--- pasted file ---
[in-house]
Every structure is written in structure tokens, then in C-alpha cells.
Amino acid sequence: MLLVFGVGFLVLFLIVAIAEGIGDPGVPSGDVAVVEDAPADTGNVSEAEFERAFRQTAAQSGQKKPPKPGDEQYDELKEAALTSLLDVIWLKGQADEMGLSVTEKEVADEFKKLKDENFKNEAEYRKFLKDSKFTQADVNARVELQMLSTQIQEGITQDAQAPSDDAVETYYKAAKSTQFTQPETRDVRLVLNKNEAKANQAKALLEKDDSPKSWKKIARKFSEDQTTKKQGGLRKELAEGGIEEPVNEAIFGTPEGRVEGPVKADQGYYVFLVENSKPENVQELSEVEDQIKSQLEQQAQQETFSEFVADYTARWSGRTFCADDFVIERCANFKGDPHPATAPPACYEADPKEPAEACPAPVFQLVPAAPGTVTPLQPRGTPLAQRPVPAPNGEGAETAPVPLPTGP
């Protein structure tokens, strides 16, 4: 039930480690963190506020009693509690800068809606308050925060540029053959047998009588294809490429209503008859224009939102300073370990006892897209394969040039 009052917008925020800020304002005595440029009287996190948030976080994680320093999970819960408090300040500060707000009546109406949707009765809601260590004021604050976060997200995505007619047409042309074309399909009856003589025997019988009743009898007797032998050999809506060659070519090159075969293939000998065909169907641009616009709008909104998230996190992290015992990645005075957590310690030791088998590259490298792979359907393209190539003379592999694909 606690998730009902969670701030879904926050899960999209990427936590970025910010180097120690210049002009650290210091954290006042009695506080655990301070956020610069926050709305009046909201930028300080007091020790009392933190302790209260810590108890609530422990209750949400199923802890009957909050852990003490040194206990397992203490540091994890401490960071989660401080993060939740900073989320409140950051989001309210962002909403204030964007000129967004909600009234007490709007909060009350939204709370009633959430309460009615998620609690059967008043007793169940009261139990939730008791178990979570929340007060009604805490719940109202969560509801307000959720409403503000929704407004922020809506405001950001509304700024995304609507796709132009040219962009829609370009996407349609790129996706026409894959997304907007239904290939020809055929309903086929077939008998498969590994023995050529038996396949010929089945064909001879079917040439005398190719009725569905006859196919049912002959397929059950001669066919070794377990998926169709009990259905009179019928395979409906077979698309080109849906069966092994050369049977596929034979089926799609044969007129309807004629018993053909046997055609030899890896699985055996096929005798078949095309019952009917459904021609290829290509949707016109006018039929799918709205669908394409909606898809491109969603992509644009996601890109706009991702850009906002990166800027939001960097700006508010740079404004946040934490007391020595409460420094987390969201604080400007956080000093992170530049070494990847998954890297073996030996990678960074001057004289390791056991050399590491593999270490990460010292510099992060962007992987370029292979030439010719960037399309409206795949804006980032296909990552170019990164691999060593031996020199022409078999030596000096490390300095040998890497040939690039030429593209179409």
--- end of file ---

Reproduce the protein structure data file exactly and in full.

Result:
[in-house]
Every structure is written in structure tokens, then in C-alpha cells.
Amino acid sequence: MLLVFGVGFLVLFLIVAIAEGIGDPGVPSGDVAVVEDAPADTGNVSEAEFERAFRQTAAQSGQKKPPKPGDEQYDELKEAALTSLLDVIWLKGQADEMGLSVTEKEVADEFKKLKDENFKNEAEYRKFLKDSKFTQADVNARVELQMLSTQIQEGITQDAQAPSDDAVETYYKAAKSTQFTQPETRDVRLVLNKNEAKANQAKALLEKDDSPKSWKKIARKFSEDQTTKKQGGLRKELAEGGIEEPVNEAIFGTPEGRVEGPVKADQGYYVFLVENSKPENVQELSEVEDQIKSQLEQQAQQETFSEFVADYTARWSGRTFCADDFVIERCANFKGDPHPATAPPACYEADPKEPAEACPAPVFQLVPAAPGTVTPLQPRGTPLAQRPVPAPNGEGAETAPVPLPTGP
């Protein structure tokens, strides 16, 4: 039930480690963190506020009693509690800068809606308050925060540029053959047998009588294809490429209503008859224009939102300073370990006892897209394969040039 009052917008925020800020304002005595440029009287996190948030976080994680320093999970819960408090300040500060707000009546109406949707009765809601260590004021604050976060997200995505007619047409042309074309399909009856003589025997019988009743009898007797032998050999809506060659070519090159075969293939000998065909169907641009616009709008909104998230996190992290015992990645005075957590310690030791088998590259490298792979359907393209190539003379592999694909 606690998730009902969670701030879904926050899960999209990427936590970025910010180097120690210049002009650290210091954290006042009695506080655990301070956020610069926050709305009046909201930028300080007091020790009392933190302790209260810590108890609530422990209750949400199923802890009957909050852990003490040194206990397992203490540091994890401490960071989660401080993060939740900073989320409140950051989001309210962002909403204030964007000129967004909600009234007490709007909060009350939204709370009633959430309460009615998620609690059967008043007793169940009261139990939730008791178990979570929340007060009604805490719940109202969560509801307000959720409403503000929704407004922020809506405001950001509304700024995304609507796709132009040219962009829609370009996407349609790129996706026409894959997304907007239904290939020809055929309903086929077939008998498969590994023995050529038996396949010929089945064909001879079917040439005398190719009725569905006859196919049912002959397929059950001669066919070794377990998926169709009990259905009179019928395979409906077979698309080109849906069966092994050369049977596929034979089926799609044969007129309807004629018993053909046997055609030899890896699985055996096929005798078949095309019952009917459904021609290829290509949707016109006018039929799918709205669908394409909606898809491109969603992509644009996601890109706009991702850009906002990166800027939001960097700006508010740079404004946040934490007391020595409460420094987390969201604080400007956080000093992170530049070494990847998954890297073996030996990678960074001057004289390791056991050399590491593999270490990460010292510099992060962007992987370029292979030439010719960037399309409206795949804006980032296909990552170019990164691999060593031996020199022409078999030596000096490390300095040998890497040939690039030429593209179409």